• MP Christ Finlayson from the National Party, who is openly gay, favors civil unions over SSM for LGBTs. He said:

    "You register unions and you leave marriage to the church, temples, [and] mosques." 11

  • MP Tim Macindoe, also from the National Party, said same-sex relationships are:

    "... intrinsically different. ... [Thus they could] never be regarded as true marriage. ... The nature of marriage should not be interfered with." 12

  • On the other hand, MP Nikki Kaye who is also from the National Party said the bill would give "dignity and acceptance" to a minority who had recently been criminalised for the people they loved.

  • MP Kevin Hague of the Green Party, who is openly gay, said that he and his partner once were subject to being fired from their jobs, arrested, and imprisoned because of their sexual orientation. He said that the bill would implement marriage equality and would: "...right an injustice and harm absolutely no-one."

  • MP David Clark of the Labour Party is a former Presbyterian Minister. He said that he had been convinced by the arguments in favor of marriage equality and supported the bill.

  • All six MPs of the NZ First party voted against the bill. The party leader, Winston Peters, believes that the public should vote on a referendum before the bill could become law. He said:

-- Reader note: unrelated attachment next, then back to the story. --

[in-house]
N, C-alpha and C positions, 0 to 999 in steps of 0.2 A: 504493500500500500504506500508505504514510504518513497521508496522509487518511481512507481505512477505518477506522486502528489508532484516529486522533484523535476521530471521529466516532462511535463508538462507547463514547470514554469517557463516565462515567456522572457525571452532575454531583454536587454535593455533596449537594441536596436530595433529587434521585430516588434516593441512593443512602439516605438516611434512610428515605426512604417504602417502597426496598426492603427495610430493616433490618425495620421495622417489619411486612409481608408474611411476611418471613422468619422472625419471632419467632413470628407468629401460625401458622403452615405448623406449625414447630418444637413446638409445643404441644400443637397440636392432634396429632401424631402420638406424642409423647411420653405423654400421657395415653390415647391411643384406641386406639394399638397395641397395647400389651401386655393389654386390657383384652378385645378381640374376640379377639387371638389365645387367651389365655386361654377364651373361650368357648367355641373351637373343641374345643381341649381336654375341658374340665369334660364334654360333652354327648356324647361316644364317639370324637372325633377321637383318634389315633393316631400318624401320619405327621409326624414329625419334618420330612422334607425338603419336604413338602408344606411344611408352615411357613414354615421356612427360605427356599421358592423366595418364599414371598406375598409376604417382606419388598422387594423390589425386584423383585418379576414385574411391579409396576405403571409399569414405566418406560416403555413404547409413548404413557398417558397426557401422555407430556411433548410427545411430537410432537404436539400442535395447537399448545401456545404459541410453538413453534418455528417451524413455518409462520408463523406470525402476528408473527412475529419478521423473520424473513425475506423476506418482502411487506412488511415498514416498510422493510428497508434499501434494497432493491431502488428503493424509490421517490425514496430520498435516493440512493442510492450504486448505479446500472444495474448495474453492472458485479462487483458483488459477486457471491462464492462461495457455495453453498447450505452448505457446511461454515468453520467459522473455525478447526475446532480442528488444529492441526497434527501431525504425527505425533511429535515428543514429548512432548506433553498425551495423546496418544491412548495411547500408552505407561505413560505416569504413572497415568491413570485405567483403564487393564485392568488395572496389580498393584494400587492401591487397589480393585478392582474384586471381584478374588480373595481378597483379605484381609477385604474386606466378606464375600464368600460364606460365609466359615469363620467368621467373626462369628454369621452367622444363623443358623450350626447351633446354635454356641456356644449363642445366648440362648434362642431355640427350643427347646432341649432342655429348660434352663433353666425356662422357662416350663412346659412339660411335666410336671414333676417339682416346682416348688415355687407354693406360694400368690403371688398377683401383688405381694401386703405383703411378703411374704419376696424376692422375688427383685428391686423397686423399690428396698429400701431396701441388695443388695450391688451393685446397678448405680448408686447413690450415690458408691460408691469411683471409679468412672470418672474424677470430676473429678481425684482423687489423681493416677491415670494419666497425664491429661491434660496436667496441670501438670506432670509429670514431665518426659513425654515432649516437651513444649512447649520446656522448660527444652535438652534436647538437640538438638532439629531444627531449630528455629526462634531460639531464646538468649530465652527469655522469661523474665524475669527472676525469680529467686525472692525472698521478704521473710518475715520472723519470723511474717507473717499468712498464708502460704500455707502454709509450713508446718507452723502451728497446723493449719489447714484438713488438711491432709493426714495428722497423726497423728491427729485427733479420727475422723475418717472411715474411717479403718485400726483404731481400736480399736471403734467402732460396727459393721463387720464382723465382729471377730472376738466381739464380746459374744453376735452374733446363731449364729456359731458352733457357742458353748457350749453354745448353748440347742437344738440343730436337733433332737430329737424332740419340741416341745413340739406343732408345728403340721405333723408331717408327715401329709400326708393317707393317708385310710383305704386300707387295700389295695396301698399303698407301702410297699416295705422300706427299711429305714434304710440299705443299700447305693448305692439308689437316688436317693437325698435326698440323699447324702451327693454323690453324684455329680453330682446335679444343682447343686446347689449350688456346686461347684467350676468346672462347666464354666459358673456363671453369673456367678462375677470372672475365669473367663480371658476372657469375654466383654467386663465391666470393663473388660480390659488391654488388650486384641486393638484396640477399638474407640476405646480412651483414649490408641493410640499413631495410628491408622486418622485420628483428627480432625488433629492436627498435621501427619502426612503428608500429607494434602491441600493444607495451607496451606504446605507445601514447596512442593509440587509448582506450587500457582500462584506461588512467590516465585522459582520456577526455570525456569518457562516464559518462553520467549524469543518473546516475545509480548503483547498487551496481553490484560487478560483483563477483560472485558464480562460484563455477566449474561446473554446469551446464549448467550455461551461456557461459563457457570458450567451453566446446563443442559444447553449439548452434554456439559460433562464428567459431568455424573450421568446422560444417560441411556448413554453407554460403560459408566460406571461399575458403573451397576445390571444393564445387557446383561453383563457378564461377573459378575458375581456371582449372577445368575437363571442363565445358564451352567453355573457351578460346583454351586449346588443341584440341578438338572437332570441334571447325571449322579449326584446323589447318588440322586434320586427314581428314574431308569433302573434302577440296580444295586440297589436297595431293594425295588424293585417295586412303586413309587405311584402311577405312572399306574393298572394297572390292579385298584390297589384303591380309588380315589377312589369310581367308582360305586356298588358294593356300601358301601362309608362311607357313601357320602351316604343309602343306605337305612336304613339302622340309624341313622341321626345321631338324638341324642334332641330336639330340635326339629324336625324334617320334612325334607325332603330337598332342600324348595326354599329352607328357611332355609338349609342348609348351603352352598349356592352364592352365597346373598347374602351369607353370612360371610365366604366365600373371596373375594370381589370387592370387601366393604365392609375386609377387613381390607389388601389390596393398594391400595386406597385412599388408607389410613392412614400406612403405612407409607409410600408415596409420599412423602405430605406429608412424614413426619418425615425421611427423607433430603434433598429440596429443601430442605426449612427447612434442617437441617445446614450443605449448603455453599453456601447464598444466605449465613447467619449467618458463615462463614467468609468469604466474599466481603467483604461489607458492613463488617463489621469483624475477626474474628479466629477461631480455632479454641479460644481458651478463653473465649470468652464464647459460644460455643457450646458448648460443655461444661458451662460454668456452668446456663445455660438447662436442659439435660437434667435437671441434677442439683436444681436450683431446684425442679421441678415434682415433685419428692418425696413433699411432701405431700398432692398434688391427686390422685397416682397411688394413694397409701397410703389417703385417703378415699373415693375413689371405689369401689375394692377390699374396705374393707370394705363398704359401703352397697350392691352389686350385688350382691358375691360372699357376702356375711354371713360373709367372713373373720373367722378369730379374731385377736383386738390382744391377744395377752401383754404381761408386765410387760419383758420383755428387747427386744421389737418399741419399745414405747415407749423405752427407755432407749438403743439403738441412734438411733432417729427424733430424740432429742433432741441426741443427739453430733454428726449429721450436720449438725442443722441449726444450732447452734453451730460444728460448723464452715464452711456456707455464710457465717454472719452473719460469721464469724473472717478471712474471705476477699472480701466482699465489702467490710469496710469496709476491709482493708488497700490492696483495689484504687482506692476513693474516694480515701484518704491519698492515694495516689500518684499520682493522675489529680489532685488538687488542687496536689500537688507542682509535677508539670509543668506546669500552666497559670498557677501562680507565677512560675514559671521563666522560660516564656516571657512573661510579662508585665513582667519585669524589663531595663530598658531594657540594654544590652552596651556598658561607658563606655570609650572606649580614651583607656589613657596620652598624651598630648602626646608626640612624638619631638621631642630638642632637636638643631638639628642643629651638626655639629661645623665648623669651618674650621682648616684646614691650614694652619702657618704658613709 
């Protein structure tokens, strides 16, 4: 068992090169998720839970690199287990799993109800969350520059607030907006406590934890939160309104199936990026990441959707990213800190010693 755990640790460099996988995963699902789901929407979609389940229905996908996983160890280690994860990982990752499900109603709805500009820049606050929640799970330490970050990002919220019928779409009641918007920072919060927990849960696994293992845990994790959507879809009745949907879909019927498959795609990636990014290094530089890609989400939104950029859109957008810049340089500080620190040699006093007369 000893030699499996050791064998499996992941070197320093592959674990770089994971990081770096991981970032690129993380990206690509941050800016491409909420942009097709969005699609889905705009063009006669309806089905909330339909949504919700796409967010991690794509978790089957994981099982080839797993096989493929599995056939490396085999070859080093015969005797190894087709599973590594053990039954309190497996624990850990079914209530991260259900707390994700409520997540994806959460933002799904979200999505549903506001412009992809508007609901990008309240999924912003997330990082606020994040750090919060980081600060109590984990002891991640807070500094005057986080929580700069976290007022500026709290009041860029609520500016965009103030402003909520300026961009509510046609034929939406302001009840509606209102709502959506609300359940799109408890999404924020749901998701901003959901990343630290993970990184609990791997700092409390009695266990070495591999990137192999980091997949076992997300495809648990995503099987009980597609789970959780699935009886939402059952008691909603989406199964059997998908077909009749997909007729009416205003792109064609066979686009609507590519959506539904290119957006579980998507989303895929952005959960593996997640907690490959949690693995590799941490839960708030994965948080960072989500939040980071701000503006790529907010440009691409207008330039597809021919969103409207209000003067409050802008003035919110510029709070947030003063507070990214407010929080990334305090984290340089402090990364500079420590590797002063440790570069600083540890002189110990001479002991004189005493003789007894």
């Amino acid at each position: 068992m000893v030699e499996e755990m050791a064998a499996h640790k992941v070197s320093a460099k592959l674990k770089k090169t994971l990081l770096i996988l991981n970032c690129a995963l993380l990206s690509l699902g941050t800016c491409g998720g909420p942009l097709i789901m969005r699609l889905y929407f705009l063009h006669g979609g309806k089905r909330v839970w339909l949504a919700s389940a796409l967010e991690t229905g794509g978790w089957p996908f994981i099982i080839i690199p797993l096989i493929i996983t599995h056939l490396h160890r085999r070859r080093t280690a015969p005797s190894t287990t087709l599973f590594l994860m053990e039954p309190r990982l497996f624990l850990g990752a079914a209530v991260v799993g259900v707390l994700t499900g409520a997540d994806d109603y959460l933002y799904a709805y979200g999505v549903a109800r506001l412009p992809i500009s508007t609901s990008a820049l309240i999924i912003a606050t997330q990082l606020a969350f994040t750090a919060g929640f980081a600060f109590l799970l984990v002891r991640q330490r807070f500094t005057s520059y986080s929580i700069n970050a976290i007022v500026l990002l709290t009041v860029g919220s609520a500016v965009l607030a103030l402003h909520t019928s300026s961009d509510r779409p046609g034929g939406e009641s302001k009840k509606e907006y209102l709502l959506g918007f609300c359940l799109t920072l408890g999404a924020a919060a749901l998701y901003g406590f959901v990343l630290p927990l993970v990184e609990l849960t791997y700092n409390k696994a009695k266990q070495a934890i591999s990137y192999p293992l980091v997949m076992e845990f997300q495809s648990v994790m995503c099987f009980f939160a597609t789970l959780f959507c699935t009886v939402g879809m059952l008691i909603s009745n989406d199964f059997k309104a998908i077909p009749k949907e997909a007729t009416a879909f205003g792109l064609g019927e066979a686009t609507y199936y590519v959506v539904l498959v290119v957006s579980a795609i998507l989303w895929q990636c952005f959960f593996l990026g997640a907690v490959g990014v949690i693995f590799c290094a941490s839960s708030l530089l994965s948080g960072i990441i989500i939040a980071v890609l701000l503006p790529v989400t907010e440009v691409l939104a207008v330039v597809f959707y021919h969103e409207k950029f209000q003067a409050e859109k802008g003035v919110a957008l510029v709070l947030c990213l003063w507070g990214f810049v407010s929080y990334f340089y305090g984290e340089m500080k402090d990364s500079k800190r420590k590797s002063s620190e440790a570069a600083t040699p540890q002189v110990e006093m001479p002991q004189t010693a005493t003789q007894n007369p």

There is still an assumption in this House that members know better than the public when it comes to issues of morality. That is an archaic belief that has no place in a modern democracy. This matter is by definition one of public morality ... it must be decided by the public. 12

    Webmaster's comment: Bias alert: With a poll showing that that New Zealand adults favor SSM by a ratio of 2 to 1, it would seem that a referendum would be a waste of money. It would also raise the thorny question of whether the public has the right to prevent a minority in the country from enjoying rights equal to those ejnoyed by the majority.

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How you got here:

Home page > Homosexuality > Same-sex marriage > SSM Menu > New Zealand > here

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This topic continues in the next essay

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References used:

The following information sources were used to prepare and update the above essay. The hyperlinks are not necessarily still active today.

  1. Nick Perry, "New Zealand Gay Marriage: 1st Stage Of New Law Passed," Huffington Post, 2012-AUG-29, at:
  2. "New Zealand lawmakers to debate gay marriage bill," Huffington Post, 2012-AUG-25, at:
  3. "Same-sex marriage bill first reading - full video," with many related videos, 3 News, 2012-AUG-30, at:
  4. Louisa Wall. "Marriage (Definition of Marriage) Amendment Bill," introduced 2012-JUL-26, at:
  5. Bob, "Marriage bill to go to select committee," Family First, 2012-AUG-30, at:
  6. Don Avery, 2012-AUG-30, Queerty, at:
  7. Laura Mcquillan, "Gay marriage scrap will be 'ferocious' - PM," 2012-AUG-31, at:
  8. "John Hayes opposes Marriage Amendment Bill, Wairarapa Times-Age, 2012-AUG-30, at:
  9. "New Zealand set to join nations with gay marriage law," The Scotsman, 2012-AUG-30, at:
  10. "New Zealand Parliament to vote on SSM," National Organization for Marriage, 2012-JUL-28, at:
  11. "Gay marriage support gaining momentum," 3 News, 2012-AUG-29, at:
  12. John Harevelt & Sam Boyer, "Marriage bill to go to select commitee," Stuff Politics, 2012-AUG-30, at:

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Originally posted: 2012-AUG-30
Latest update: 2012-AUG-30
Author: B.A. Robinson